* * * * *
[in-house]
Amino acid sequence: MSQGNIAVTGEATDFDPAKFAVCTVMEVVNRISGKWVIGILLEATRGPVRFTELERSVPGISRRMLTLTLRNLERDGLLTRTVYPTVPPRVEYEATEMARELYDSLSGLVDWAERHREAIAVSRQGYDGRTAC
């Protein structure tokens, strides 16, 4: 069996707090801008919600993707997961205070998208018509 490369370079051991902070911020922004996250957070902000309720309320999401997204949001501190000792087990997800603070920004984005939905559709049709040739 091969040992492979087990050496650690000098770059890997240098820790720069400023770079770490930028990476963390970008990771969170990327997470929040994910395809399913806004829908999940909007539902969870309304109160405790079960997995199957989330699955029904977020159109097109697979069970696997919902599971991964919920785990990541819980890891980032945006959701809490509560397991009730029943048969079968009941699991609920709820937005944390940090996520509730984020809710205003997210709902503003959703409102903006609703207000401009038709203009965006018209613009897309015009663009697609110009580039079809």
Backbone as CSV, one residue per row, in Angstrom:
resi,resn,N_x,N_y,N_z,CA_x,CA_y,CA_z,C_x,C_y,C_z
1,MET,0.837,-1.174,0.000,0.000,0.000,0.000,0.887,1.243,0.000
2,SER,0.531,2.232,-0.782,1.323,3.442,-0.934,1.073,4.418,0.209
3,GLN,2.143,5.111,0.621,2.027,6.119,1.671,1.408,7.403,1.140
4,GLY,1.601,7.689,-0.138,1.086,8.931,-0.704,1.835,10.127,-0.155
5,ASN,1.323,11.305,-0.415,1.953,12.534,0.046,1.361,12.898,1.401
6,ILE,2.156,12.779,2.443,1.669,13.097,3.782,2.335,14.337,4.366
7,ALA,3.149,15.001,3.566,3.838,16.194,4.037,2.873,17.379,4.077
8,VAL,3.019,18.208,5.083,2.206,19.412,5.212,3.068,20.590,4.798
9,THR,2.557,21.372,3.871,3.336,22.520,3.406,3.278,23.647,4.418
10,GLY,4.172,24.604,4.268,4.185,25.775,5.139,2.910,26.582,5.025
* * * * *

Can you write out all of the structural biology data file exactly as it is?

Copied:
[in-house]
Amino acid sequence: MSQGNIAVTGEATDFDPAKFAVCTVMEVVNRISGKWVIGILLEATRGPVRFTELERSVPGISRRMLTLTLRNLERDGLLTRTVYPTVPPRVEYEATEMARELYDSLSGLVDWAERHREAIAVSRQGYDGRTAC
């Protein structure tokens, strides 16, 4: 069996707090801008919600993707997961205070998208018509 490369370079051991902070911020922004996250957070902000309720309320999401997204949001501190000792087990997800603070920004984005939905559709049709040739 091969040992492979087990050496650690000098770059890997240098820790720069400023770079770490930028990476963390970008990771969170990327997470929040994910395809399913806004829908999940909007539902969870309304109160405790079960997995199957989330699955029904977020159109097109697979069970696997919902599971991964919920785990990541819980890891980032945006959701809490509560397991009730029943048969079968009941699991609920709820937005944390940090996520509730984020809710205003997210709902503003959703409102903006609703207000401009038709203009965006018209613009897309015009663009697609110009580039079809």
Backbone as CSV, one residue per row, in Angstrom:
resi,resn,N_x,N_y,N_z,CA_x,CA_y,CA_z,C_x,C_y,C_z
1,MET,0.837,-1.174,0.000,0.000,0.000,0.000,0.887,1.243,0.000
2,SER,0.531,2.232,-0.782,1.323,3.442,-0.934,1.073,4.418,0.209
3,GLN,2.143,5.111,0.621,2.027,6.119,1.671,1.408,7.403,1.140
4,GLY,1.601,7.689,-0.138,1.086,8.931,-0.704,1.835,10.127,-0.155
5,ASN,1.323,11.305,-0.415,1.953,12.534,0.046,1.361,12.898,1.401
6,ILE,2.156,12.779,2.443,1.669,13.097,3.782,2.335,14.337,4.366
7,ALA,3.149,15.001,3.566,3.838,16.194,4.037,2.873,17.379,4.077
8,VAL,3.019,18.208,5.083,2.206,19.412,5.212,3.068,20.590,4.798
9,THR,2.557,21.372,3.871,3.336,22.520,3.406,3.278,23.647,4.418
10,GLY,4.172,24.604,4.268,4.185,25.775,5.139,2.910,26.582,5.025